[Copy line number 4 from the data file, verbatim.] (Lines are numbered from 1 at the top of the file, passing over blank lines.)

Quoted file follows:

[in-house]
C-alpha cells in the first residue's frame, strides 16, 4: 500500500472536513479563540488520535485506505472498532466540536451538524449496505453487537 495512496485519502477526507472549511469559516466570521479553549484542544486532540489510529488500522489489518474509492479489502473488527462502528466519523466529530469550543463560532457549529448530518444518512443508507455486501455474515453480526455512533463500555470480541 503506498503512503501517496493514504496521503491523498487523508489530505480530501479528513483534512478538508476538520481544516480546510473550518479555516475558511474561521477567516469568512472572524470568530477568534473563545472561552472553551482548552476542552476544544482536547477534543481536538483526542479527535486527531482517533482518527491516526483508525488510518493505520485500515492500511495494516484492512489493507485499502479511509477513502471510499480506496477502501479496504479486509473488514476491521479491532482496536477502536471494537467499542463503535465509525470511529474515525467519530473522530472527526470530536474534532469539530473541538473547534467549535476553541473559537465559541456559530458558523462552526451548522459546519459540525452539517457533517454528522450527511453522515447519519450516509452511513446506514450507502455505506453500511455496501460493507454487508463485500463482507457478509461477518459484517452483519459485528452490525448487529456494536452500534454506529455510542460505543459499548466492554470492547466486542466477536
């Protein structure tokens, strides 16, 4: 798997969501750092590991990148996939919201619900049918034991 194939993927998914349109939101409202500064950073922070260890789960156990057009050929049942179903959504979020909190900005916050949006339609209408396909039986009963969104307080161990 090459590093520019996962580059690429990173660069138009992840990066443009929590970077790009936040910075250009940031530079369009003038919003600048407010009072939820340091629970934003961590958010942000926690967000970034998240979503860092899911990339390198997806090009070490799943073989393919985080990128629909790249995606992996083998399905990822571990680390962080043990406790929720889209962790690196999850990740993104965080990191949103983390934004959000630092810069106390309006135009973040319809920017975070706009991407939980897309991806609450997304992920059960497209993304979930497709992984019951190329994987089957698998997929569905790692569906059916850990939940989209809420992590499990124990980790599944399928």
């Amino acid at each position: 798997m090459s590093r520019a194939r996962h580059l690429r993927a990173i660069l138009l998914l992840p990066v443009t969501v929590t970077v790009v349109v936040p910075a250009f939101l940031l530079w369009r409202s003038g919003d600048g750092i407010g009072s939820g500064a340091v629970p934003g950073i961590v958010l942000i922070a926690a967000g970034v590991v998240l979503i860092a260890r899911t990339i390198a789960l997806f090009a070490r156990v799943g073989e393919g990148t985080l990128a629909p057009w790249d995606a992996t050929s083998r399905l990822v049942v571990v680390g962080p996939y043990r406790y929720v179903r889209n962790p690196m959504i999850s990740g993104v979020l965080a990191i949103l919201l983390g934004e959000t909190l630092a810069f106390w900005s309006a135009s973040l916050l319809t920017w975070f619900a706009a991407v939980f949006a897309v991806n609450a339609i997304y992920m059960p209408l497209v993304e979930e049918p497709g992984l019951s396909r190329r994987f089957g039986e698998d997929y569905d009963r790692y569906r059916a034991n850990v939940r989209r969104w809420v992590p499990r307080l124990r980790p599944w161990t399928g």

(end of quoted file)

């Amino acid at each position: 798997m090459s590093r520019a194939r996962h580059l690429r993927a990173i660069l138009l998914l992840p990066v443009t969501v929590t970077v790009v349109v936040p910075a250009f939101l940031l530079w369009r409202s003038g919003d600048g750092i407010g009072s939820g500064a340091v629970p934003g950073i961590v958010l942000i922070a926690a967000g970034v590991v998240l979503i860092a260890r899911t990339i390198a789960l997806f090009a070490r156990v799943g073989e393919g990148t985080l990128a629909p057009w790249d995606a992996t050929s083998r399905l990822v049942v571990v680390g962080p996939y043990r406790y929720v179903r889209n962790p690196m959504i999850s990740g993104v979020l965080a990191i949103l919201l983390g934004e959000t909190l630092a810069f106390w900005s309006a135009s973040l916050l319809t920017w975070f619900a706009a991407v939980f949006a897309v991806n609450a339609i997304y992920m059960p209408l497209v993304e979930e049918p497709g992984l019951s396909r190329r994987f089957g039986e698998d997929y569905d009963r790692y569906r059916a034991n850990v939940r989209r969104w809420v992590p499990r307080l124990r980790p599944w161990t399928g």